Reasons for non-vaccination against HPV and future vaccination intentions among 19-26 year-old women
1 Department of Pediatrics, Indiana University School of Medicine, 410 W. 10th Street, HS 1001, Indianapolis, IN, 46202, USA
2 Merck & Co., Inc. West Point, PA, USA
3 Department of Pediatrics, Columbia University, New York, NY, USA
4 I3 Innovus, Eden Prairie, MN, USA
BMC Women's Health 2010, 10:27 doi:10.1186/1472-6874-10-27Published: 1 September 2010
Despite CDC recommendations regarding universal catch-up vaccination against human papillomavirus (HPV), only about ten percent of young adult women in the United States have been vaccinated. The purpose of this study was to better understand reasons for non-vaccination among insured 19-26 year-old women and to evaluate future vaccination intentions.
We used an administrative claims database from a large US managed care plan to identify women aged 19-26 for receipt of a mailed survey. From a sample of 1,375 women with no evidence of HPV vaccination from June 1, 2006 through April 30, 2007, 222 completed surveys were received, of which 185 were eligible for this analysis. The main outcome measures were unvaccinated women's attitudes and vaccine awareness, likelihood of future action regarding the vaccine, and reasons for inaction.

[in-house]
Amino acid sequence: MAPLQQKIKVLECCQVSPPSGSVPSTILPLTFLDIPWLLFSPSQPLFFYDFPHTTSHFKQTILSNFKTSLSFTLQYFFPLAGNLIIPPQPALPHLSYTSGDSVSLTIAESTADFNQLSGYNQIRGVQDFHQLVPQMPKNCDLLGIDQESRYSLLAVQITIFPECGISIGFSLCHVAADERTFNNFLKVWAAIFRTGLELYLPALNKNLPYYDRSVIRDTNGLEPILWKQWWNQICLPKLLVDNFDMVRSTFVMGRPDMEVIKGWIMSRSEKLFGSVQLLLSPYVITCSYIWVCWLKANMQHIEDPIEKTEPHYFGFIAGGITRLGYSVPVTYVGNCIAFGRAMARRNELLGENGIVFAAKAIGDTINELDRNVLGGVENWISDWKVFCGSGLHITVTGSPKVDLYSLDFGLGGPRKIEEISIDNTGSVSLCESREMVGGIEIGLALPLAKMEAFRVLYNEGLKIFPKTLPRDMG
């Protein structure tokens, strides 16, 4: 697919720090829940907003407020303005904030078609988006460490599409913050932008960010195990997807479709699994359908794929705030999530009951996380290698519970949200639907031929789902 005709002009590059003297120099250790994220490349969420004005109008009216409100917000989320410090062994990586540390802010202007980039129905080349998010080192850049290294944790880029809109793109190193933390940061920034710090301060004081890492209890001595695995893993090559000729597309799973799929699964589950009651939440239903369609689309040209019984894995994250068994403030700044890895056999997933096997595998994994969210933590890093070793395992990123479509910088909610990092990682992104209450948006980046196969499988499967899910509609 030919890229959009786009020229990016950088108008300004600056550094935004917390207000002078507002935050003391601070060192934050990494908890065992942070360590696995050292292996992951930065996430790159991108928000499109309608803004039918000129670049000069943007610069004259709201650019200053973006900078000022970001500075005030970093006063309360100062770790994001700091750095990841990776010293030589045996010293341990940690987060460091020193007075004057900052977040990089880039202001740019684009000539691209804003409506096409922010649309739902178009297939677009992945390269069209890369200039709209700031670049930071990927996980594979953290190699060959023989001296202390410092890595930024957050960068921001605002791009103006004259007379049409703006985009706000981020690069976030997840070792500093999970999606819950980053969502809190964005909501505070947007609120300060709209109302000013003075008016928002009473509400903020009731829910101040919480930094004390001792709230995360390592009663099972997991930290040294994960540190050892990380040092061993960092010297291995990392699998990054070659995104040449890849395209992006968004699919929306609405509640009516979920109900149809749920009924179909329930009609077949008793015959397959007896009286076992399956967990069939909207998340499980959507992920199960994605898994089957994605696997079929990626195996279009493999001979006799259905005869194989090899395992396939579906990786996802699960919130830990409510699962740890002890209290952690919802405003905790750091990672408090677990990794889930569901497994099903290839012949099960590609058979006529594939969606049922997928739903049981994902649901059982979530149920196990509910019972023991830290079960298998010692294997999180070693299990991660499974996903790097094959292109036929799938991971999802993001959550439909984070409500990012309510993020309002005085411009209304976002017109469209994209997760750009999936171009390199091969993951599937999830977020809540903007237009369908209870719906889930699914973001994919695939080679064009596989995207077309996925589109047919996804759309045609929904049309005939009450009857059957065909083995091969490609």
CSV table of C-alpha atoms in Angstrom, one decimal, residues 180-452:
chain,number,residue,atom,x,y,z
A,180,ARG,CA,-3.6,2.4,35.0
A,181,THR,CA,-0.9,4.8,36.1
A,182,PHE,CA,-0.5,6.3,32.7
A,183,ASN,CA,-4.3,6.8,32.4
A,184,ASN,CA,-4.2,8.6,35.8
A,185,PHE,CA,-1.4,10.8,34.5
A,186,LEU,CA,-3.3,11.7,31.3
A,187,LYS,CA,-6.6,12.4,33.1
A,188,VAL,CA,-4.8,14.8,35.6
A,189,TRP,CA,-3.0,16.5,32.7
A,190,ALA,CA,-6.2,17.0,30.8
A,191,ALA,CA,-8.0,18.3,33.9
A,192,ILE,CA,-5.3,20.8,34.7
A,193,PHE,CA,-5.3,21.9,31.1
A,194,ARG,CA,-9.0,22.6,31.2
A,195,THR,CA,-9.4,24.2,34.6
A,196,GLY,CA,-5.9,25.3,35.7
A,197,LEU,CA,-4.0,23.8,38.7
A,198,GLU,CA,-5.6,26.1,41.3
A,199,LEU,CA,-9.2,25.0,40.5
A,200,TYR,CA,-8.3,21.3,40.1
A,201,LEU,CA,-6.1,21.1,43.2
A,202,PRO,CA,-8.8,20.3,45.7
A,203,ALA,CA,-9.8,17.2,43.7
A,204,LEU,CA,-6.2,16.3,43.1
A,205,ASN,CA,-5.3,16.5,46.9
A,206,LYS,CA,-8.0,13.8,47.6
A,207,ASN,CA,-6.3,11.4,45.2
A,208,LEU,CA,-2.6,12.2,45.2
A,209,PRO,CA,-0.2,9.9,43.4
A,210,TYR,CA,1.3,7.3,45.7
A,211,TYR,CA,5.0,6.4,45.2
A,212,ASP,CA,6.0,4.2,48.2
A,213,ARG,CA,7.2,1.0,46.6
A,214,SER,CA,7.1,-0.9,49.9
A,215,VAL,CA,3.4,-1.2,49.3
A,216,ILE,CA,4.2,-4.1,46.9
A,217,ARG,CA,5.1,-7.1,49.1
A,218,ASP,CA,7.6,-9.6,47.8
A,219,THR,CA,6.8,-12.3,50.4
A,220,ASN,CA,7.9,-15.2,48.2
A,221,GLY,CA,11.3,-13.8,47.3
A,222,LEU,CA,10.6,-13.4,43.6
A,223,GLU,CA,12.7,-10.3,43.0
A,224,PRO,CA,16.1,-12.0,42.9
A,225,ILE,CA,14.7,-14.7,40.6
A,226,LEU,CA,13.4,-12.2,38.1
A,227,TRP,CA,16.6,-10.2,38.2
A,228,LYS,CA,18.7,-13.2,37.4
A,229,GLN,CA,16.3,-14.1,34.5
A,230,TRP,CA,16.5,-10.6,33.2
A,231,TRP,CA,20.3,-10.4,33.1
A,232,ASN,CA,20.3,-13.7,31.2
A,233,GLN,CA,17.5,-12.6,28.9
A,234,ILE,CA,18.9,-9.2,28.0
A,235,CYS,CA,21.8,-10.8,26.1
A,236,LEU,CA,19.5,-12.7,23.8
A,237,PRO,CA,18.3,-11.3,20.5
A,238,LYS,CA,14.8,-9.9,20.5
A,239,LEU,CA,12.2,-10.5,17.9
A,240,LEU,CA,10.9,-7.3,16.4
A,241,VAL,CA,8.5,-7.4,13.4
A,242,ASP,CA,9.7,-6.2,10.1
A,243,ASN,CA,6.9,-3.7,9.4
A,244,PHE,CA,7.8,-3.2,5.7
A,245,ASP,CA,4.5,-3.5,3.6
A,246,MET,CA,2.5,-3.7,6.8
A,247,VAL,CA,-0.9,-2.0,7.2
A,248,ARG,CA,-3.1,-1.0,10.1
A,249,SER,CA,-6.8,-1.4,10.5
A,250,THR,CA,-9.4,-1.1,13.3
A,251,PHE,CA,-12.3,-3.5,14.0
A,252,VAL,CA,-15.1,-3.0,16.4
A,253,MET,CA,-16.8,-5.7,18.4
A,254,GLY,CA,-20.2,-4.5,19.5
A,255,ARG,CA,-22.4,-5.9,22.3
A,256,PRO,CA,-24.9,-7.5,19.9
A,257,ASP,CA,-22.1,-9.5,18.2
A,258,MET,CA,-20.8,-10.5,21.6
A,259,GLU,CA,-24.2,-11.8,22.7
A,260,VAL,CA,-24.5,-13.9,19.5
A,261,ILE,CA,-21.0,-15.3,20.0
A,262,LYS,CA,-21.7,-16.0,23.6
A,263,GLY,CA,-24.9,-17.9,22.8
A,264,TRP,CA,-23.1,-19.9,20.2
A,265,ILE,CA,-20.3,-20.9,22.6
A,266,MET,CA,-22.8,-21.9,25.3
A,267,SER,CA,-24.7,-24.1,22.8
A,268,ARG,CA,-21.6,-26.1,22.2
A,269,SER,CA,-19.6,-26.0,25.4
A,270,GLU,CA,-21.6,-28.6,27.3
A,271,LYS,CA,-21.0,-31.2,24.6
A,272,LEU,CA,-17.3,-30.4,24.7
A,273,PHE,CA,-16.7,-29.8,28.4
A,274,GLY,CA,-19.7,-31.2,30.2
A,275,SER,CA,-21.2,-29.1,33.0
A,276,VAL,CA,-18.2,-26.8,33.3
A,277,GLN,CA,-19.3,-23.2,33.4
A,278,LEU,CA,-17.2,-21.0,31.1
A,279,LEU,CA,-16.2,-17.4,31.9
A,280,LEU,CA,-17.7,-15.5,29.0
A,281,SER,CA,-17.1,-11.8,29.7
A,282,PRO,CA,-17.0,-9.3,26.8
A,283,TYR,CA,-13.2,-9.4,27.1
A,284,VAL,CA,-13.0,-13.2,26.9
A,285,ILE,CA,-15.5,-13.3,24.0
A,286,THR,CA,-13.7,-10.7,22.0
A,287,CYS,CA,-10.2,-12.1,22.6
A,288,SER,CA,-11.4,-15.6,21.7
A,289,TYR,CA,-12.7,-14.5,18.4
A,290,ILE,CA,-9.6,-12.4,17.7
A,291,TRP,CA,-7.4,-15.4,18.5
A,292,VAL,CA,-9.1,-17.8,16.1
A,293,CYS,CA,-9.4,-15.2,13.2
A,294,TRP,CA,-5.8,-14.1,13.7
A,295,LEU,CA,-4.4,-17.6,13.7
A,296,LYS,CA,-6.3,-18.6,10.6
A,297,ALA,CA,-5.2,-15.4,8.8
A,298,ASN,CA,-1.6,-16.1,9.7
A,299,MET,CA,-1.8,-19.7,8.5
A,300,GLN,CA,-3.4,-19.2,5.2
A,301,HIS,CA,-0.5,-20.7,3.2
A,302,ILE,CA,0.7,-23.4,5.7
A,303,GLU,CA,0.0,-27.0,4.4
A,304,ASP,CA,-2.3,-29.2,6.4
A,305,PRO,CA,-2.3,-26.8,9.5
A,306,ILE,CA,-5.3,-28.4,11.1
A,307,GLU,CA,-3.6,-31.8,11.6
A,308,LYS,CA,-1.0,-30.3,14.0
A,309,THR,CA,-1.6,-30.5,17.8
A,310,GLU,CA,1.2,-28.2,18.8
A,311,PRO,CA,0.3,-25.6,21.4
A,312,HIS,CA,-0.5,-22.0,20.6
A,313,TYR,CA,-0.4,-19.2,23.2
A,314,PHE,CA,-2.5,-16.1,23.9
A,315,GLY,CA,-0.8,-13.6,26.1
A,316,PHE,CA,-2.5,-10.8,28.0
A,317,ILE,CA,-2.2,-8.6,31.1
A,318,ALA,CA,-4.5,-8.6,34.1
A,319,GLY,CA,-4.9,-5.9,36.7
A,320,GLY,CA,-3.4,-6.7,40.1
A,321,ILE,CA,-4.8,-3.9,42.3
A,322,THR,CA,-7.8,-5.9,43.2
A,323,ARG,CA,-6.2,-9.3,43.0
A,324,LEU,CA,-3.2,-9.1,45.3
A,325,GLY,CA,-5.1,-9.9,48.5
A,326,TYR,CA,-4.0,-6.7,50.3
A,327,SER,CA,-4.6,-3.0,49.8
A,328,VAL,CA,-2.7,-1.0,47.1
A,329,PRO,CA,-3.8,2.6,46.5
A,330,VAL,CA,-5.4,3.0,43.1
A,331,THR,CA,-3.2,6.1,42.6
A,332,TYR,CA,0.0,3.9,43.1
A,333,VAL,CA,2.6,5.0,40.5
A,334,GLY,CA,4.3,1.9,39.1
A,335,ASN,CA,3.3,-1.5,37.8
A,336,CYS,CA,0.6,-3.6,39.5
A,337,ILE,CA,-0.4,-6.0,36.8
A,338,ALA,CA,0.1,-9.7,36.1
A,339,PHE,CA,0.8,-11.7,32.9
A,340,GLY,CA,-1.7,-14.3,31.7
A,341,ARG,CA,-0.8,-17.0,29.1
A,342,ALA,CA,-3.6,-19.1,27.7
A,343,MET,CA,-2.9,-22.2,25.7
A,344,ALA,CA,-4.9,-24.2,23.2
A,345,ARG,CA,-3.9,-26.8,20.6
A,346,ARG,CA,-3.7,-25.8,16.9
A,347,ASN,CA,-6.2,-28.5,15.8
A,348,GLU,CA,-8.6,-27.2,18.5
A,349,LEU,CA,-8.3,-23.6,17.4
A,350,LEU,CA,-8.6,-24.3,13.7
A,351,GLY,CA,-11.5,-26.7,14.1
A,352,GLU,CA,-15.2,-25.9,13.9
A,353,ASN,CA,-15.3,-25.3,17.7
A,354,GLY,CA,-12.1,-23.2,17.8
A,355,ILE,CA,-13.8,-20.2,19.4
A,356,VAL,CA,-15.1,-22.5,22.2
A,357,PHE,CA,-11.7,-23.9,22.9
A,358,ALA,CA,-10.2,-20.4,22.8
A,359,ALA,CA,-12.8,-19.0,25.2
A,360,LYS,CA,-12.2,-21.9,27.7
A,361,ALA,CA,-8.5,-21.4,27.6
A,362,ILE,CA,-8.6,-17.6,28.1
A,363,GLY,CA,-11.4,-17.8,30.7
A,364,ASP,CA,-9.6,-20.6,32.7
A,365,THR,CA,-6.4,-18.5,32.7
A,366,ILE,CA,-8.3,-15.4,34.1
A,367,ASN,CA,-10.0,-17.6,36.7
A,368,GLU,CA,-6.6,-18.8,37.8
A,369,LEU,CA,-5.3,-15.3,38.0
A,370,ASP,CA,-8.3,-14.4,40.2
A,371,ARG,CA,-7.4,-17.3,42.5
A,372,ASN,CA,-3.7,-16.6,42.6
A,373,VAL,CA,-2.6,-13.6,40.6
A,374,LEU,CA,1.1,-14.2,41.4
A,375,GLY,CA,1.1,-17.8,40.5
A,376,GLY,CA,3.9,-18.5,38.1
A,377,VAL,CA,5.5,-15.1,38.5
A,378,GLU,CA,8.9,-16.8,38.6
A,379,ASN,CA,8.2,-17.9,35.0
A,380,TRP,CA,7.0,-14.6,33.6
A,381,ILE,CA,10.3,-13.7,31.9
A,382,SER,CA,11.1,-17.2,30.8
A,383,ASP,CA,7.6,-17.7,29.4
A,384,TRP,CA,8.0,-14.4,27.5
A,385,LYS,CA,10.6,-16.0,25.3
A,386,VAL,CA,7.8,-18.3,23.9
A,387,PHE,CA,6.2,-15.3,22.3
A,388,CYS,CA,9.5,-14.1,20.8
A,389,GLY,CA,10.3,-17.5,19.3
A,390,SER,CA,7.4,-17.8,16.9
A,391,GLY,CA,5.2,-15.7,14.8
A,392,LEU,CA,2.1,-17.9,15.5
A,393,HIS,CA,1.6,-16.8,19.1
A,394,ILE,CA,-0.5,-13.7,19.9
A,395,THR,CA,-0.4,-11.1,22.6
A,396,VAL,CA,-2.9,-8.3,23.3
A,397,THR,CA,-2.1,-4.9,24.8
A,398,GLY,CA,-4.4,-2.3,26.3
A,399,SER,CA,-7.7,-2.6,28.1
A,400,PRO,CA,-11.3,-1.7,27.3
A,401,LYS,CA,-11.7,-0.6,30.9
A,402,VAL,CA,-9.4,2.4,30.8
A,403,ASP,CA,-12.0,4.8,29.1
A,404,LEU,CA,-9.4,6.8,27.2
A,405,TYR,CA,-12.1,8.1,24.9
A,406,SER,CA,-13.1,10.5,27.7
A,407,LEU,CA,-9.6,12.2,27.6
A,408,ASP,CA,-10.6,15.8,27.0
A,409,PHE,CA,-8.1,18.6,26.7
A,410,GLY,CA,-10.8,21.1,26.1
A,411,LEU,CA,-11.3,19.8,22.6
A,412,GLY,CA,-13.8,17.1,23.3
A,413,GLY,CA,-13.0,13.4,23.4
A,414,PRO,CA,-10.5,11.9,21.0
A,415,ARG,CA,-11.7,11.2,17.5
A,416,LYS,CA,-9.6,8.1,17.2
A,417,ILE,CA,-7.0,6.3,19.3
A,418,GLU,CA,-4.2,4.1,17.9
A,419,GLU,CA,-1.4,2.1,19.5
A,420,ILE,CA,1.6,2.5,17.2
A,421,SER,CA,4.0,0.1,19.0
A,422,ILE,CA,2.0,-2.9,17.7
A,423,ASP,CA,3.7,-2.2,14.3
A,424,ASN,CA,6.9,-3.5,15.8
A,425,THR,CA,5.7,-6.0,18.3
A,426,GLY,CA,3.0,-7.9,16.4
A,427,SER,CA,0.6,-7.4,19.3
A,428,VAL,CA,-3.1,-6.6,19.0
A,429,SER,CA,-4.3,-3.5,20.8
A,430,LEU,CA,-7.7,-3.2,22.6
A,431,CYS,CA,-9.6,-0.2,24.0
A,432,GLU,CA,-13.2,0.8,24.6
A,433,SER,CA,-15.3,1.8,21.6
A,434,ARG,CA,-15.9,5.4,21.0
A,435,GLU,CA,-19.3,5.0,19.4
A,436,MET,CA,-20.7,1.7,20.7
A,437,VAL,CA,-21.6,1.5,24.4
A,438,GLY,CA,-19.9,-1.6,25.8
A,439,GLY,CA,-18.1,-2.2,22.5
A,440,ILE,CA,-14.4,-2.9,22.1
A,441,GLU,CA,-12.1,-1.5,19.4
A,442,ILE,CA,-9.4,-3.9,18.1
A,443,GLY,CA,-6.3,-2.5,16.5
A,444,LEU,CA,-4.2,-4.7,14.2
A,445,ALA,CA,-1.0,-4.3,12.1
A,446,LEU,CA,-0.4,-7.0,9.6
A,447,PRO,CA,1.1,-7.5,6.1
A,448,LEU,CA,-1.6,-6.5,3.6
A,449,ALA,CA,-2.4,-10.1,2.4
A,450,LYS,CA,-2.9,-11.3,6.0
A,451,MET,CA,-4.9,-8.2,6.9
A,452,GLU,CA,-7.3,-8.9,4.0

Among the 185 non-vaccinees, 25.4% were married, 83.2% were white, and 89.2% had a college or higher level education. The vaccine was described as very important by 32.4% of subjects, and 30.1% had discussed the vaccine with a doctor and received a doctor's recommendation. Half or fewer of respondents were "very" or "extremely" likely to discuss the vaccine with their doctor (50.0%), do additional research on the vaccine (42.6%), ask a doctor to get the vaccine (37.5%), or make an appointment to get the vaccine (27.8%), while 48.0% were "somewhat", "very", or "extremely" likely to do nothing to get the vaccine. Among the latter, reasons for taking no action included being married or in a monogamous relationship (54.9%), belief that the vaccine is too new (35.4%), not having enough information about the vaccine (31.7%), concerns about side effects (24.4%), and uncertainty about insurance coverage (24.4%).
Educational interventions may be needed to enhance HPV vaccination rates among 19-26 year-old women, particularly regarding information about vaccine safety, vaccine efficacy, insurance coverage, and the value of vaccination to women in monogamous relationships.